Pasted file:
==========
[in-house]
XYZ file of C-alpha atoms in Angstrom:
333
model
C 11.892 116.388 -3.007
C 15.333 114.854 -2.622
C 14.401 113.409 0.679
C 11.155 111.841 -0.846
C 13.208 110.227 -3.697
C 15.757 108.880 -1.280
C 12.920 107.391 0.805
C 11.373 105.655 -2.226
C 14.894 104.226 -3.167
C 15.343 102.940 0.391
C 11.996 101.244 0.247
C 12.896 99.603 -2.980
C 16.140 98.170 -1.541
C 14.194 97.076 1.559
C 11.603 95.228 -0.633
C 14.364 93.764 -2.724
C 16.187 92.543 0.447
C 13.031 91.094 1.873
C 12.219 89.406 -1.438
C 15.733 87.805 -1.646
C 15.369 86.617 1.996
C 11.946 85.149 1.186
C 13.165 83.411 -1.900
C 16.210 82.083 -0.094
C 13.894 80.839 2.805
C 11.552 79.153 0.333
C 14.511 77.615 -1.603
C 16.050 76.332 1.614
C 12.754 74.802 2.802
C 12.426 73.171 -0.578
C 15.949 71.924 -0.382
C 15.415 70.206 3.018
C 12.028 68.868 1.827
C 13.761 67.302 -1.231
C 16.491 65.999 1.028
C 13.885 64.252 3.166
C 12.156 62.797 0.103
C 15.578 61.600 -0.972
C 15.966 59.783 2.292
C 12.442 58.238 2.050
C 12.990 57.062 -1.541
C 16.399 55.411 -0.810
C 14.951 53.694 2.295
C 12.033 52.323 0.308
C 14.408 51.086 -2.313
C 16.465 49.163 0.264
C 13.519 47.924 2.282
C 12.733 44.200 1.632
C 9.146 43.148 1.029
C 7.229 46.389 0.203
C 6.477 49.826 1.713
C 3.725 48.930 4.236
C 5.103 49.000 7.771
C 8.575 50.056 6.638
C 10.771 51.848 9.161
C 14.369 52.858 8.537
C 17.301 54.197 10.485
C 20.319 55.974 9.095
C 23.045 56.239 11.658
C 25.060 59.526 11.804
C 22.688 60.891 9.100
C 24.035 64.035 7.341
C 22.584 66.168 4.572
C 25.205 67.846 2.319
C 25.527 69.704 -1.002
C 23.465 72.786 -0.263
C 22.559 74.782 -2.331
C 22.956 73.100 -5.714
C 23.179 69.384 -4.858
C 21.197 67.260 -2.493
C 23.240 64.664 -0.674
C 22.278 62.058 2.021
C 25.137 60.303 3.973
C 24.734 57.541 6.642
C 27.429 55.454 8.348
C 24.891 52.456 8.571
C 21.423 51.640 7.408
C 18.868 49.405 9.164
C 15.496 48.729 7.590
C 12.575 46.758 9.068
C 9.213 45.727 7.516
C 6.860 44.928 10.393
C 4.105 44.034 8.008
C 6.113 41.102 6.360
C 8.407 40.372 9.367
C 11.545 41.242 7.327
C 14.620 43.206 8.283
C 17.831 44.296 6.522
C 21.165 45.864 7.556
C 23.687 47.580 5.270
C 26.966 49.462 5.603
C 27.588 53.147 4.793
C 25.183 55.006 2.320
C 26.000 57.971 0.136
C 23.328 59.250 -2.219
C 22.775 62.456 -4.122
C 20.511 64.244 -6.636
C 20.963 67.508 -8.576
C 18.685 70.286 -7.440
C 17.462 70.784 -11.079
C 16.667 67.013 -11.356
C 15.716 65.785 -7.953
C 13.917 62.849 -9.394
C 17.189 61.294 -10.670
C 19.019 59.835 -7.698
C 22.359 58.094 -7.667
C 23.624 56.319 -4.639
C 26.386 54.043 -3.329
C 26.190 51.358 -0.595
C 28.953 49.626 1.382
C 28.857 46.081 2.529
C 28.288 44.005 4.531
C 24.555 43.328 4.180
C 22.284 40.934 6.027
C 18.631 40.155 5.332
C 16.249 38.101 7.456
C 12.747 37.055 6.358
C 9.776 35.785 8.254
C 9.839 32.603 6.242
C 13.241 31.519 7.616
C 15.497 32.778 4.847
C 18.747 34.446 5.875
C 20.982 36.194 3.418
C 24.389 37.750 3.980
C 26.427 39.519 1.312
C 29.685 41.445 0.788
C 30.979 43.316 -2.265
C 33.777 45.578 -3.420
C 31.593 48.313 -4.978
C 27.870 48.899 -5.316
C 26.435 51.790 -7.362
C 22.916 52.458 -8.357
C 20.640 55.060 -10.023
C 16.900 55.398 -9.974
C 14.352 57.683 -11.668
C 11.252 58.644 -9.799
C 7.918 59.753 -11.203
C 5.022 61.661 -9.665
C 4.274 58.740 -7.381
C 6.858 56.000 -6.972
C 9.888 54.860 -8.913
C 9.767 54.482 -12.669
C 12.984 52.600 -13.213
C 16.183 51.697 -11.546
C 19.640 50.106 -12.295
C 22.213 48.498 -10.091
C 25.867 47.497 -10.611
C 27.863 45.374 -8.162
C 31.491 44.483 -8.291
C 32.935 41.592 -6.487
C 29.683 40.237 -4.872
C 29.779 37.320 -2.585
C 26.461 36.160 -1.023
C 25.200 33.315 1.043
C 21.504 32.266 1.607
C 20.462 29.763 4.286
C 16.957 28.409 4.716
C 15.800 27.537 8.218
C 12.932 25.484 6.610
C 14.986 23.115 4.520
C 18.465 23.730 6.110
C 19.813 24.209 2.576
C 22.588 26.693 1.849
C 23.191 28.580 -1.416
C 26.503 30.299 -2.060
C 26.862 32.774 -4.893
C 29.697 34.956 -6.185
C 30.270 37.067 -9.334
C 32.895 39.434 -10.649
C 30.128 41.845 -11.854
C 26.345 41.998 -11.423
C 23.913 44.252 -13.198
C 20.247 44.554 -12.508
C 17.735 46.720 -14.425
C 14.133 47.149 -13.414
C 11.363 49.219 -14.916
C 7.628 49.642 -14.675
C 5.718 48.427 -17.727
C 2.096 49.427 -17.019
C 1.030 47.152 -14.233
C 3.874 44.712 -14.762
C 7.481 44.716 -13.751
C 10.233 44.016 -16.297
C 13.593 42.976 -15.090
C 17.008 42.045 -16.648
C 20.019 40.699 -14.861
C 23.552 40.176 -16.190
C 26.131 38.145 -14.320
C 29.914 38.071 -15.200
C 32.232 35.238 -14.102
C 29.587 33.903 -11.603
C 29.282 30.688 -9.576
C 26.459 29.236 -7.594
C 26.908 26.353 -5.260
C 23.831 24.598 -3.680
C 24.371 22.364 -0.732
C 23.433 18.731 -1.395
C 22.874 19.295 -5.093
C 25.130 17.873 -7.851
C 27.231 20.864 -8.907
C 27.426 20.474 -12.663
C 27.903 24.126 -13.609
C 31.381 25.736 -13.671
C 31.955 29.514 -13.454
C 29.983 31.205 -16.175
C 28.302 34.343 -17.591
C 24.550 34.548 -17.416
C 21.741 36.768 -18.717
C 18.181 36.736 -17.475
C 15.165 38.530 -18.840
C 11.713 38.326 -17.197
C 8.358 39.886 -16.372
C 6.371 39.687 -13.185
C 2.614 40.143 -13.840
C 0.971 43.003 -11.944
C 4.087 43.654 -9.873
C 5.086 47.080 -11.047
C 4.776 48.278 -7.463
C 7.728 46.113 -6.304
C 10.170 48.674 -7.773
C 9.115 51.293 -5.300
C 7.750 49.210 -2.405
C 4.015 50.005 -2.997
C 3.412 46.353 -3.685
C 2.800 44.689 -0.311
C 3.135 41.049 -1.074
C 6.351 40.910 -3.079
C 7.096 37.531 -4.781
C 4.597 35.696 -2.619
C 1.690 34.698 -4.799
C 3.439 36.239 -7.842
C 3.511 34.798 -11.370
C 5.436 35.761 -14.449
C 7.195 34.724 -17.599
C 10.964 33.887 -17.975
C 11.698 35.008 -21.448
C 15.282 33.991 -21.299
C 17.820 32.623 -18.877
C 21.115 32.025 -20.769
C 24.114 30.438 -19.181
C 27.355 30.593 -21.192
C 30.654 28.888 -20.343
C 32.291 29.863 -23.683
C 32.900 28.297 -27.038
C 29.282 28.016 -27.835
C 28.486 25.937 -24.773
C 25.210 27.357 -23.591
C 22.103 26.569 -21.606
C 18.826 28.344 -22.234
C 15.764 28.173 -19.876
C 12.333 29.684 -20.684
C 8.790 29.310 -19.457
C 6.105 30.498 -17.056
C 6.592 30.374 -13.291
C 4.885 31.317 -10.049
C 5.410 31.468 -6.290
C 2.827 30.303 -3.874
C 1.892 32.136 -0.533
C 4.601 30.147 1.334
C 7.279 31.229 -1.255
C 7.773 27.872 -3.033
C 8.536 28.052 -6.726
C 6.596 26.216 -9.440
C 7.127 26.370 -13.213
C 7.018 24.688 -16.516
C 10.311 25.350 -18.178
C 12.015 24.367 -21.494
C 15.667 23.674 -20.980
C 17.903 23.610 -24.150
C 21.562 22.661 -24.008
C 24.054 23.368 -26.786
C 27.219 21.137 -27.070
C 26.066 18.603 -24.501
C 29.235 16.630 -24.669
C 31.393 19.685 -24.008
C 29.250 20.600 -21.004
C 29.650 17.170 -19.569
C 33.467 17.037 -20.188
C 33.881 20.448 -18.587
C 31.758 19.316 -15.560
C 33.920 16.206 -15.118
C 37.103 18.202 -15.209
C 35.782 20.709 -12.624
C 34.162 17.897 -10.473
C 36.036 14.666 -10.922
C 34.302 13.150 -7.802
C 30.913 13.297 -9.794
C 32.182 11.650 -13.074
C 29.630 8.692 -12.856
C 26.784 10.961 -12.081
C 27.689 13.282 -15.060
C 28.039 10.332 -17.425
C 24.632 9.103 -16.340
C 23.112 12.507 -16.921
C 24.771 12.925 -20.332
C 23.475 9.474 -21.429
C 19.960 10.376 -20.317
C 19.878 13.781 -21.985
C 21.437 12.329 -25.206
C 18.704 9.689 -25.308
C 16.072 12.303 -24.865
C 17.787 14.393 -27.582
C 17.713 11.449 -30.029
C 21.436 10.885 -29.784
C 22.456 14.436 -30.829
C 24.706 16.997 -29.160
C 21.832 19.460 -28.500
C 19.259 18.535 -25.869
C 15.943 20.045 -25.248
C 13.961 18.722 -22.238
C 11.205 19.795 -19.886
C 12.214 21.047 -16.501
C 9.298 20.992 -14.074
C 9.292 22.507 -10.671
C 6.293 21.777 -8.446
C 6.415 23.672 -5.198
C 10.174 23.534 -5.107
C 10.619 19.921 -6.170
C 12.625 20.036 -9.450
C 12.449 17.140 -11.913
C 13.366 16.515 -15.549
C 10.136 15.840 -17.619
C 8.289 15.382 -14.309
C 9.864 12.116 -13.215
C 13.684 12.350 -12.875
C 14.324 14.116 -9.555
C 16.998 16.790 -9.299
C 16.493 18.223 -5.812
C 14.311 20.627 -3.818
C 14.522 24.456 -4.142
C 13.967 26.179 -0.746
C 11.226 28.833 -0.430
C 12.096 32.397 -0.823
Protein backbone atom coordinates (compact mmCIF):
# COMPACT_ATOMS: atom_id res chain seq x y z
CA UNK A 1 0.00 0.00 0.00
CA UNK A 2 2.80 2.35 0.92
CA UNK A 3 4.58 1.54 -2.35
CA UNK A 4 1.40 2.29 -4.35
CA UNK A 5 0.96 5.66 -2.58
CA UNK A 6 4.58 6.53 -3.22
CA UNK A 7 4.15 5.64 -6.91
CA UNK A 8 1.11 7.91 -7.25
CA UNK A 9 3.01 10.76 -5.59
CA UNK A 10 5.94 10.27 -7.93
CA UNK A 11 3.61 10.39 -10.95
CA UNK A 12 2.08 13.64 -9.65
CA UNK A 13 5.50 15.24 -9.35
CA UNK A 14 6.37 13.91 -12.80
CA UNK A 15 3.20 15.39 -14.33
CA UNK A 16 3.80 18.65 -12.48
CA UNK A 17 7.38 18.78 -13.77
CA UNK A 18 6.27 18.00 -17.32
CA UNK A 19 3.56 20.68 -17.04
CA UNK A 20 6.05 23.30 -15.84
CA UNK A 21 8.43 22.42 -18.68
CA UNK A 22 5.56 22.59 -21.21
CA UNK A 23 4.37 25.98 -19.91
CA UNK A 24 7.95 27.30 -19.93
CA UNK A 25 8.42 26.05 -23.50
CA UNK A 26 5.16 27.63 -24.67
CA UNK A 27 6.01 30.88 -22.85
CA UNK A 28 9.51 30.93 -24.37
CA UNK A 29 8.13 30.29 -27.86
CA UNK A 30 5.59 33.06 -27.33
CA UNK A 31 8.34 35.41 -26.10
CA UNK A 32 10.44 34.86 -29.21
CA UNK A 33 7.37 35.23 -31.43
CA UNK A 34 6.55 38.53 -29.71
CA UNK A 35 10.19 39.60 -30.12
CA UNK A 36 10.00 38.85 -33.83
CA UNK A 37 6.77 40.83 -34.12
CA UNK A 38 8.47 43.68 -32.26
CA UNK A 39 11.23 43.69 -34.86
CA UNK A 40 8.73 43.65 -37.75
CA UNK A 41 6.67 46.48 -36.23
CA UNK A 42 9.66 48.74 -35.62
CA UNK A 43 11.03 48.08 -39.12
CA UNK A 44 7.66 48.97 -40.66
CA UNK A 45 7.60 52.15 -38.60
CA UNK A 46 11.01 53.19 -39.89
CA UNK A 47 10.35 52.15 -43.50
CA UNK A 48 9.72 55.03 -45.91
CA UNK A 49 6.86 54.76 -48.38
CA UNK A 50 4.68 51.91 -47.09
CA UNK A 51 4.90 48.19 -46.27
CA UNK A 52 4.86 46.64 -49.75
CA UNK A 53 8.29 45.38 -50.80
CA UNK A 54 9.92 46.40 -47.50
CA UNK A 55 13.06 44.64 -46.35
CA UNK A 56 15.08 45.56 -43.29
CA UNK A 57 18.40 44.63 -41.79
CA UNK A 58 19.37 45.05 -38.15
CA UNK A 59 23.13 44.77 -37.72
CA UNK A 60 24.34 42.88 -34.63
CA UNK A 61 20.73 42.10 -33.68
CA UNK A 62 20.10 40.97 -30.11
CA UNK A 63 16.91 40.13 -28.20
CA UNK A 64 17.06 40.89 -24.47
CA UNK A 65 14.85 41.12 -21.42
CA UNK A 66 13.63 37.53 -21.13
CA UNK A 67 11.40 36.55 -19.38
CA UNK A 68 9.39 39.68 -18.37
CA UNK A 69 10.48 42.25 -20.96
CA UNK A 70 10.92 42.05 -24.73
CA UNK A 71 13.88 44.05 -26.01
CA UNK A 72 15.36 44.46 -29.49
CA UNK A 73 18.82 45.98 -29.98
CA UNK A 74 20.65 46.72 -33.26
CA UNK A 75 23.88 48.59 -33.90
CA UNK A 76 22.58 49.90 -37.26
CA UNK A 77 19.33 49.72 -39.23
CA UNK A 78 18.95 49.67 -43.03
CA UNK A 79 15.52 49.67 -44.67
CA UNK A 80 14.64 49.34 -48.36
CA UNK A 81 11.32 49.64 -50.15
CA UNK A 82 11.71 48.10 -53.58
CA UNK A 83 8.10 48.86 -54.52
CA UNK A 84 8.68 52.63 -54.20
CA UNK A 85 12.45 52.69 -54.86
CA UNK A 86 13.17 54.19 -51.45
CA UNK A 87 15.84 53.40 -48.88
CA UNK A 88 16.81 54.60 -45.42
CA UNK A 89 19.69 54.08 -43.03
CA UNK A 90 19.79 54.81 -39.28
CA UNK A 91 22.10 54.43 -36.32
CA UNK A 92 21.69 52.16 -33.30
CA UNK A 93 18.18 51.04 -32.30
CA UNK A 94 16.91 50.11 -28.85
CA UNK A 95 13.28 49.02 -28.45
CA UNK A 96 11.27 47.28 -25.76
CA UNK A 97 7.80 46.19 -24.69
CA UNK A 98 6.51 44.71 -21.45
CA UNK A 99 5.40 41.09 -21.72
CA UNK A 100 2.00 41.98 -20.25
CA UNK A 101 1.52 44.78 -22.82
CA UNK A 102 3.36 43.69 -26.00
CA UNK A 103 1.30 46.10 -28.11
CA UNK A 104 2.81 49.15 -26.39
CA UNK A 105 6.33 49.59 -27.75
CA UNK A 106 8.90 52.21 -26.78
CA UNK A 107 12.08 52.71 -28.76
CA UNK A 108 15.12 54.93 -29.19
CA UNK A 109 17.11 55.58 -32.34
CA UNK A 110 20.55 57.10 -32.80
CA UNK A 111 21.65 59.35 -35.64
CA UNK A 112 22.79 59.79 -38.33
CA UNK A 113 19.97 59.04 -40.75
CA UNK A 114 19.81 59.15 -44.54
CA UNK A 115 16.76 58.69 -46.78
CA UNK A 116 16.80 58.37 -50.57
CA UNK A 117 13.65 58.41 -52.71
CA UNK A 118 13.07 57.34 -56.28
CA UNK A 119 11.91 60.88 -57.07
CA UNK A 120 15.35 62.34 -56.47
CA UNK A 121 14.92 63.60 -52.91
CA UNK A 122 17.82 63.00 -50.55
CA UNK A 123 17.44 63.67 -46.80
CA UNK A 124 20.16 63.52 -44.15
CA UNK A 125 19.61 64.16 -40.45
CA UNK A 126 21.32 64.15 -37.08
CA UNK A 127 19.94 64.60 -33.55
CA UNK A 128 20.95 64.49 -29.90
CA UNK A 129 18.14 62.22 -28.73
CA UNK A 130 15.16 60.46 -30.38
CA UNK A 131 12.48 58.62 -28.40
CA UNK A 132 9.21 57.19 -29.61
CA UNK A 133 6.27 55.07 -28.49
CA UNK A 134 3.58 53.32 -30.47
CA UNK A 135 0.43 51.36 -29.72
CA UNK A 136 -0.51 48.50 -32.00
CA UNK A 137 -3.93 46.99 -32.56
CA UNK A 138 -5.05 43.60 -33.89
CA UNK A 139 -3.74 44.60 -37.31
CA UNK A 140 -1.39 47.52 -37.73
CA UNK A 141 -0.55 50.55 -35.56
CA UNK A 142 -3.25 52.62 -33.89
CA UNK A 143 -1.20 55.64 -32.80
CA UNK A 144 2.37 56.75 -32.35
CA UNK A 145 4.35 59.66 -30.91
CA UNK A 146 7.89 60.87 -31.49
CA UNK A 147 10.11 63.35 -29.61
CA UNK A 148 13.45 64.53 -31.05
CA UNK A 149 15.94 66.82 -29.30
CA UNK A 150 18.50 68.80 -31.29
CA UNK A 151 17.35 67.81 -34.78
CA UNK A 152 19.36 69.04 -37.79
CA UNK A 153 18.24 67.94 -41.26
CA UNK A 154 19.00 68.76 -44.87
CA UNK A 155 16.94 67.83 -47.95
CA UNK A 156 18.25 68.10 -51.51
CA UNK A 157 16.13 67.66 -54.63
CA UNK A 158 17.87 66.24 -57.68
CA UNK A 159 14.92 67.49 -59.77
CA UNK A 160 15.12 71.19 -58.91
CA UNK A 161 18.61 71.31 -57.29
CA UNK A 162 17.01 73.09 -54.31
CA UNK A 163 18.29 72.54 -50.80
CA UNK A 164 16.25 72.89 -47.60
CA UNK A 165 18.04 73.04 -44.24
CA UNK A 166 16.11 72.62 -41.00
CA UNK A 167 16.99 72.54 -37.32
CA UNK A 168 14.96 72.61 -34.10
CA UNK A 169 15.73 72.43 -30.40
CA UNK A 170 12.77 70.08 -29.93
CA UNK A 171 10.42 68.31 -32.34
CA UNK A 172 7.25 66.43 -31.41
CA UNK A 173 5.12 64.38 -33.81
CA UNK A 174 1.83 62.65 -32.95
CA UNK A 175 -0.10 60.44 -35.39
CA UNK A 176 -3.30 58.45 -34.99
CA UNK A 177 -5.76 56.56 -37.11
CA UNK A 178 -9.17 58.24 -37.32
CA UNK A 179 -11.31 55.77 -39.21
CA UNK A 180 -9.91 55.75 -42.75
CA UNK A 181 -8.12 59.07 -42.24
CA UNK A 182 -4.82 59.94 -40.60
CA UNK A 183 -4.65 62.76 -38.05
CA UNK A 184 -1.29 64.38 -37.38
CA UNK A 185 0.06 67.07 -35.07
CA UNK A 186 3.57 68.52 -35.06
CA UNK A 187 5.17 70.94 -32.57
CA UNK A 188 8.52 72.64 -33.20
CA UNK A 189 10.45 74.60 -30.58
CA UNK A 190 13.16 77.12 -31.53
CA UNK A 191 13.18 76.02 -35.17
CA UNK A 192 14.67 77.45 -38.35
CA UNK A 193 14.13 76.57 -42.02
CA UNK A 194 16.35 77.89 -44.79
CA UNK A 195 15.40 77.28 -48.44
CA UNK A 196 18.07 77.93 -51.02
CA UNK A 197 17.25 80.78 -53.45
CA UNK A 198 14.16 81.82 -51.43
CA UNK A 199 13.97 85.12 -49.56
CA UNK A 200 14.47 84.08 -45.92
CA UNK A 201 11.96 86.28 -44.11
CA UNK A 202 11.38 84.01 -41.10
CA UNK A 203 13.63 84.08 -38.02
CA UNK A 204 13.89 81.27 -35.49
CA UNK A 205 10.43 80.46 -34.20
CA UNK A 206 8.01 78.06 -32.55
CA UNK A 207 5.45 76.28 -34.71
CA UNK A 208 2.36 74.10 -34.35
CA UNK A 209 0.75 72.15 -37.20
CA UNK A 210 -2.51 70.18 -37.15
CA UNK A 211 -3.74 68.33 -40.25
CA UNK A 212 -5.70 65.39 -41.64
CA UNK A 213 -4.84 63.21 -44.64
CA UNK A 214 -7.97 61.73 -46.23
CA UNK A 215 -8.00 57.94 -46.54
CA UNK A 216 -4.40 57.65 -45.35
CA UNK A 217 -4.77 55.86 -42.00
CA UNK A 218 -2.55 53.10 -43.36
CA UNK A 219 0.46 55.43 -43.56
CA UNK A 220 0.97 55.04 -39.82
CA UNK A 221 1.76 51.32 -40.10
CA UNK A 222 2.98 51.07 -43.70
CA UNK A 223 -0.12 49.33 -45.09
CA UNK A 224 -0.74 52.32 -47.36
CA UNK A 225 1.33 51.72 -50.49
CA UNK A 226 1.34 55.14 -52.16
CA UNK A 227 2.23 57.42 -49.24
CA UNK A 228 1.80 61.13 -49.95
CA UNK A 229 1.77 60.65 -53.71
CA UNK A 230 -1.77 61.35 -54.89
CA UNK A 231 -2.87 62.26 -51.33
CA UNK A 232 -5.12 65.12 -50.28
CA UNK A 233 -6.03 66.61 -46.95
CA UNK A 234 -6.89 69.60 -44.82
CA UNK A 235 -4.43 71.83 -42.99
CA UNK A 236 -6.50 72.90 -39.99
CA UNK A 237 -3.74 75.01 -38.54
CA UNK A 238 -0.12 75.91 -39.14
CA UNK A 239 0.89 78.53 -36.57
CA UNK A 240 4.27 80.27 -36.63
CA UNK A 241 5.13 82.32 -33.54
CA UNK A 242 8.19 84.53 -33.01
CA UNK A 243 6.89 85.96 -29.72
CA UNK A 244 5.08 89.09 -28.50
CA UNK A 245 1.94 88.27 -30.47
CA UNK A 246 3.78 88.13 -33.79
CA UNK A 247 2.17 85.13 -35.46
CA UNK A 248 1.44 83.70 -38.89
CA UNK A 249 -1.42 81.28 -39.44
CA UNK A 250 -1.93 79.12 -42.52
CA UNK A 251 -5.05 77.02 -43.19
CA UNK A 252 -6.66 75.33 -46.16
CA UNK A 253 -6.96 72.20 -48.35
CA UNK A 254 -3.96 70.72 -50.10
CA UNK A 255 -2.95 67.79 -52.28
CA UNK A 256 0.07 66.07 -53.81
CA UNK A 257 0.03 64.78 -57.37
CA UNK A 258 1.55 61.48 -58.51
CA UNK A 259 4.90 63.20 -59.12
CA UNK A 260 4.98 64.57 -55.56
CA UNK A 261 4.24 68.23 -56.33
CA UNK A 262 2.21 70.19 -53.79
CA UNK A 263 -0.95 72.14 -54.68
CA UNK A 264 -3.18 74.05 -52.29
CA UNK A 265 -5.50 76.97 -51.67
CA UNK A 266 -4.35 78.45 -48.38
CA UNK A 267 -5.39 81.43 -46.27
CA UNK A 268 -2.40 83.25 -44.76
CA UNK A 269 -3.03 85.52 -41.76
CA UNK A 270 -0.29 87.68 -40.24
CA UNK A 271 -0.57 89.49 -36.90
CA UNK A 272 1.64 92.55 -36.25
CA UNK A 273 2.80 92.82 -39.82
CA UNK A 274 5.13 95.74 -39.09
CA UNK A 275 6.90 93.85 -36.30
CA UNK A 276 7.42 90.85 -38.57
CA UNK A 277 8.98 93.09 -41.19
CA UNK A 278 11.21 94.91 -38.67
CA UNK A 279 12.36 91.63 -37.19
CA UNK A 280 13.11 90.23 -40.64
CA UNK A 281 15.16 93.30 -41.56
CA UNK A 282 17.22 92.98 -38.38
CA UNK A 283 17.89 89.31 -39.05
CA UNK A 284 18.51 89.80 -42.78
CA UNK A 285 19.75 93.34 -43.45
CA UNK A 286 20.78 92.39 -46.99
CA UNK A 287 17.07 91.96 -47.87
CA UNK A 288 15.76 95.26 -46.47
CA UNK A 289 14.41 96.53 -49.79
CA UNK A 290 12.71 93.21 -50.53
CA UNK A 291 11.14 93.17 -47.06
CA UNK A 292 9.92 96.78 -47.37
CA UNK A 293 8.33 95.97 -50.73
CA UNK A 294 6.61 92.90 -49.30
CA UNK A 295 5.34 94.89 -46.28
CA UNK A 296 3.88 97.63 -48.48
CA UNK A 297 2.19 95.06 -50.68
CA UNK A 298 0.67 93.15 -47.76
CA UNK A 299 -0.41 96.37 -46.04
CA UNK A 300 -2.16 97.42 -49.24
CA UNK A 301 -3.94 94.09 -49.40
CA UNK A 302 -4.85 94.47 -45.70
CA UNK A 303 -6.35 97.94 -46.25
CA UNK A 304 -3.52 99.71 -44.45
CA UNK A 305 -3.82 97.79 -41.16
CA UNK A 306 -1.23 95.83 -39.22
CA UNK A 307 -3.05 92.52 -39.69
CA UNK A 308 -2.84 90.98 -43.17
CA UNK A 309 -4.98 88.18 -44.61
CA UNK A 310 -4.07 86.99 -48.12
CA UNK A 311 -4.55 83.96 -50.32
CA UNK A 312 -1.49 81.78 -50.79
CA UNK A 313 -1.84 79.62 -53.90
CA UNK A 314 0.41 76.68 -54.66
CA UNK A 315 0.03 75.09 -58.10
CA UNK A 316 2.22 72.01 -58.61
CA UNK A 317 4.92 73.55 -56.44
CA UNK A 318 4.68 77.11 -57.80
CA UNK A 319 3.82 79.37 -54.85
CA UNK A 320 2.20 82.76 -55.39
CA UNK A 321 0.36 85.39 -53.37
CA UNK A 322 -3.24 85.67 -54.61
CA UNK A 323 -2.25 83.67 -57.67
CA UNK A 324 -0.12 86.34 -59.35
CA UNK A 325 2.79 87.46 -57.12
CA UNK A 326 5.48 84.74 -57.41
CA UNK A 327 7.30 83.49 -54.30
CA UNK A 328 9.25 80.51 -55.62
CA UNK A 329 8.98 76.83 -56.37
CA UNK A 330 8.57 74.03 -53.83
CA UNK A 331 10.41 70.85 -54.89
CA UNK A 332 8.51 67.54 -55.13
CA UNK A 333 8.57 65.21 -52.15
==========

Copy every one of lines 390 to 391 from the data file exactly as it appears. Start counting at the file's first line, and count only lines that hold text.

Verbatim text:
CA UNK A 51 4.90 48.19 -46.27
CA UNK A 52 4.86 46.64 -49.75